“There is little doubt that Hitchcock presents voyeurism as innocent fun while at the same time revealing its potential to be life-threatening. AT the time, the fear of the American way of life disappearing seemed all the justification needed to look into the private lives of others, and with the growing love of television (of watching others through a box-like window) the blurring of private and public was quickly disappearing. In the intervening 60 years, our love of looking in to the private lives of others has not diminished; in fact, with the advent of ‘reality TV’ it has drastically increased. And it’s all for entertainment. However, we perhaps shouldn’t forget that our love of looking can come with sinister consequences, highlighted by the outcomes that faced the characters in ‘Rear Window’. Hitchcock warns that we must be prepared to accept the consequences of destroying the line between public and private spaces. We must be prepared to lose our metaphorical freedoms, reflected by Jeff’s physical loss of freedom, if we insist on intruding into the lives of others. By Hitchcock remaining ambivalent about whether we should celebrate or condemn voyeurism, he is warning his audience of the difficulty of identifying it as being either purely entertaining or dangerous. It’s both.”

Advertisements

The importance of transition words and phrases

I’ve often suggested that the use of transition phrases will make your essays more fluent, and lessen the jarring effect created by simply switching from one idea to the next.

The following statement, from Smart Words (and you have to love any website that has a page titled “How to write good”!), highlights the ability of these words to enhance your essays:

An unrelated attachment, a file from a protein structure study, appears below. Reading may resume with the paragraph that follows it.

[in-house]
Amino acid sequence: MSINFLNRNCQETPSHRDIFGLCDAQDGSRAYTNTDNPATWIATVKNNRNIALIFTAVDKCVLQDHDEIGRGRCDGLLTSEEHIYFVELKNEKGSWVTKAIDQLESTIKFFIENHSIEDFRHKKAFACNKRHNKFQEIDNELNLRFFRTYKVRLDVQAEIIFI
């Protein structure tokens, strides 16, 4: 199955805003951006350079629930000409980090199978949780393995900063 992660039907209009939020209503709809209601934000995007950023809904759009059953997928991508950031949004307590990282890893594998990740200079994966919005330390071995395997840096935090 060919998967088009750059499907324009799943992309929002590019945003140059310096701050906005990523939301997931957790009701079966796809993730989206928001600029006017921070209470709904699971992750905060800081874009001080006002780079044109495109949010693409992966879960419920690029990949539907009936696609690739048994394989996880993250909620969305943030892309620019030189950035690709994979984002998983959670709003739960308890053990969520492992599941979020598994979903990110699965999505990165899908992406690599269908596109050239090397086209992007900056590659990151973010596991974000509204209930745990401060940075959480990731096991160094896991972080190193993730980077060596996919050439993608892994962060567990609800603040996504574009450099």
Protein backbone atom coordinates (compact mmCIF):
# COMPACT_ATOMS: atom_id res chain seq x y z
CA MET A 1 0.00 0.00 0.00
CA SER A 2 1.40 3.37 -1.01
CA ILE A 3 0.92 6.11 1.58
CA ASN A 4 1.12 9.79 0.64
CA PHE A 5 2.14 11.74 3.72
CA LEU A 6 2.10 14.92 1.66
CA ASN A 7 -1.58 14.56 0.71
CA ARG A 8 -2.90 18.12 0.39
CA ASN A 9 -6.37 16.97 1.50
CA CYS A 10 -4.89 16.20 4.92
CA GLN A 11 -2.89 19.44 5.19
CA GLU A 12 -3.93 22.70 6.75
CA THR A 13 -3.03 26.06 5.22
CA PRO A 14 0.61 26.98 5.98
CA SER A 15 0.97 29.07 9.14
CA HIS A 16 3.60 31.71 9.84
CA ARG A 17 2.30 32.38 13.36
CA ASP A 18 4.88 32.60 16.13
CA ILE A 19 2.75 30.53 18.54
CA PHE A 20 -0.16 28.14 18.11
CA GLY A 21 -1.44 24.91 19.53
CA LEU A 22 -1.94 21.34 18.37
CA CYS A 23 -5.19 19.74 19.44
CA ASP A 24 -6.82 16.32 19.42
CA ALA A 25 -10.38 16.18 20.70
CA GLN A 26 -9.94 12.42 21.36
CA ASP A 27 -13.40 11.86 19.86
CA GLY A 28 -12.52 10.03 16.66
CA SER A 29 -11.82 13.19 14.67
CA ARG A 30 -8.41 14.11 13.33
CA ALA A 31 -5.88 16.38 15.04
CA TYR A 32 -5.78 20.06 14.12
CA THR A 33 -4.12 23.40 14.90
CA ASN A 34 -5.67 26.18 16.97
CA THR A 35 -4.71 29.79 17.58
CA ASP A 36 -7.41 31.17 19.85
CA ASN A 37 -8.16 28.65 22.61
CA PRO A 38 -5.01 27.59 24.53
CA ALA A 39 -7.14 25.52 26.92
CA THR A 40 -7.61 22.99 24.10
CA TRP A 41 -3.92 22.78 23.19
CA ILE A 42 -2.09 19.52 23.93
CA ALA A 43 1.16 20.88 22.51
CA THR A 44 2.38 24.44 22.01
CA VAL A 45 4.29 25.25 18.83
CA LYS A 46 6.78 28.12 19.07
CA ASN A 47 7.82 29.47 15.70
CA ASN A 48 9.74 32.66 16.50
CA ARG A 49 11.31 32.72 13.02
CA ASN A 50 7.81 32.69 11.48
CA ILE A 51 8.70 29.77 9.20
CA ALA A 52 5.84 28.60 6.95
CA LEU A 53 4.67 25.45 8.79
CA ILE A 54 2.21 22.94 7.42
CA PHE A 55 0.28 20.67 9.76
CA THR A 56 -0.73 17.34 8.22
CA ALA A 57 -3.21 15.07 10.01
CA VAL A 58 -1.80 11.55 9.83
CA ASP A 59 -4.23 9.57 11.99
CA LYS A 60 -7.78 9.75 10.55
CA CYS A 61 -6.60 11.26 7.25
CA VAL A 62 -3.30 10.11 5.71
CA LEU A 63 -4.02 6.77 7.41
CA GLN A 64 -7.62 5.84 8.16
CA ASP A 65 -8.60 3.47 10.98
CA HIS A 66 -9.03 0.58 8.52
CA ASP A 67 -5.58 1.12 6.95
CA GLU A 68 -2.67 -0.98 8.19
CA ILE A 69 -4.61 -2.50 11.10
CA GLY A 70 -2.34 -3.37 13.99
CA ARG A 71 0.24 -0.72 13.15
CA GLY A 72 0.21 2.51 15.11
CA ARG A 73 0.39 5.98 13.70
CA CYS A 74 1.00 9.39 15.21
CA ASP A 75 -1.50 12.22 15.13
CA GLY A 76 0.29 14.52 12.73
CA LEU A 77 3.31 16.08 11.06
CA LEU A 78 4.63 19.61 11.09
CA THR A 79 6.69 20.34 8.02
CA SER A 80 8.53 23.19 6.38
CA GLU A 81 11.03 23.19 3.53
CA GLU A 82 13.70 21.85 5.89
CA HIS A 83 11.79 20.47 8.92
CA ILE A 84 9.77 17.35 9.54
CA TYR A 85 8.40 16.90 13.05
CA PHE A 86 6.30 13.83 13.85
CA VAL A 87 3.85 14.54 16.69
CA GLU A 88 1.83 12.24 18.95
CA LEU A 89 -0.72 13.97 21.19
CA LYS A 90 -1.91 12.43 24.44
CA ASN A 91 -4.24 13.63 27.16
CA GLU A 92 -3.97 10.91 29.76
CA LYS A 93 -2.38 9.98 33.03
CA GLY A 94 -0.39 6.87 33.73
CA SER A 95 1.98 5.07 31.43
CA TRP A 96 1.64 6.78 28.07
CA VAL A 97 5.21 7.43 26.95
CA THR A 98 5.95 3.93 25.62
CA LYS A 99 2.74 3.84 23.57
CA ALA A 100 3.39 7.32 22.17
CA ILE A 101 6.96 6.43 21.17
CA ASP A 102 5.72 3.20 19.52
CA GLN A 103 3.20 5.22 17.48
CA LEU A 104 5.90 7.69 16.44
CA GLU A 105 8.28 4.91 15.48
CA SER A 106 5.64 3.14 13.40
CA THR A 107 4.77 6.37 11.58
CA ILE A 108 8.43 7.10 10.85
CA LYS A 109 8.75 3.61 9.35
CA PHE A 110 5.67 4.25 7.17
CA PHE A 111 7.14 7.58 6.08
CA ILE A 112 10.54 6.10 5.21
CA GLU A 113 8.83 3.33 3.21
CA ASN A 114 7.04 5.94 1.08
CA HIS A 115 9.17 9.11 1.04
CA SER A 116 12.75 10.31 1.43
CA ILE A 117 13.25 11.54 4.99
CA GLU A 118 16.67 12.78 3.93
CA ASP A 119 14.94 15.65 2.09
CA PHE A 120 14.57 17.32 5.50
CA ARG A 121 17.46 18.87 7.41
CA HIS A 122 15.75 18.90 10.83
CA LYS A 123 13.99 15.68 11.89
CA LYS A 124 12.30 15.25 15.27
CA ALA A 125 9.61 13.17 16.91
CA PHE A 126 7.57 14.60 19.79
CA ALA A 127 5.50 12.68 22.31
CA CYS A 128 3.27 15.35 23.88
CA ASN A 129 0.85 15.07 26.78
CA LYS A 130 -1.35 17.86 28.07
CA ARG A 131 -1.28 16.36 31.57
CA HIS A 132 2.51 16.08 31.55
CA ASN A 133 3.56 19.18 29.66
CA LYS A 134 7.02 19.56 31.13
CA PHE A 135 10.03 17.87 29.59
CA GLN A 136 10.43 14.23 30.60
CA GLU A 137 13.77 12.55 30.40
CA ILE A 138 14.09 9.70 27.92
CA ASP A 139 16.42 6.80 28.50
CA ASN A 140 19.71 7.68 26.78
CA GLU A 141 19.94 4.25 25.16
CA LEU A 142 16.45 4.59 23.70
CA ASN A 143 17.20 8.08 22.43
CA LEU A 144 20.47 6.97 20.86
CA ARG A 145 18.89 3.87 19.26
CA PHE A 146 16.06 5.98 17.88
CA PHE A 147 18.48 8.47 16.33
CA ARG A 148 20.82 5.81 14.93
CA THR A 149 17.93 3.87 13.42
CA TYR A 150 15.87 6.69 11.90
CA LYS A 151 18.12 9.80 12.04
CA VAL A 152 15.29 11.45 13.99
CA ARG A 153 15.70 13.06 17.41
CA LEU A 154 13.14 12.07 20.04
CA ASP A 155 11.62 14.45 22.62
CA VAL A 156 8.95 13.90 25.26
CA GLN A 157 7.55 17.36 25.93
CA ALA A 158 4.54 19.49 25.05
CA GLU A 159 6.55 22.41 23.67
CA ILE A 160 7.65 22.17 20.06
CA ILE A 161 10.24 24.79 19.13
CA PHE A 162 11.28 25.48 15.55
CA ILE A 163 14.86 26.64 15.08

“English transition words are essential, since they not only connect ideas, but also can introduce a certain shift,  contrast or opposition, emphasis or agreement, purpose, result or conclusion, etc. in the line of argument.”

I encourage you to print out this PDF ready-reckoner of transition words and phrases, and take some time over the next few days to learn at least one or two from each category: transition-words-phrases

Essay writing tips for ‘On the Waterfront’

Whenever you approach an essay topic you need to work out how you can answer it and show that you’ve got an individual interpretation of the film. So, what does this actually mean? Can you answer this question: what is the film On the Waterfront about? Standing up for one’s rights? Making good in an environment that offers no hope? Little guy against big guy? Good versus evil? Loyalty? Looking after oneself in order to survive? Ultimately, you can only answer this question if you know the film, and if you are willing to think about the message(s) it’s trying to convey.

Next, have you done any extra reading to help establish what the film might be trying to do/achieve? On one of the page tabs above I have a list of extra reading (not that I ever expected you to read it all – but some might help). Here is the link: https://makingsenseforachange.wordpress.com/reading-for-on-the-waterfront/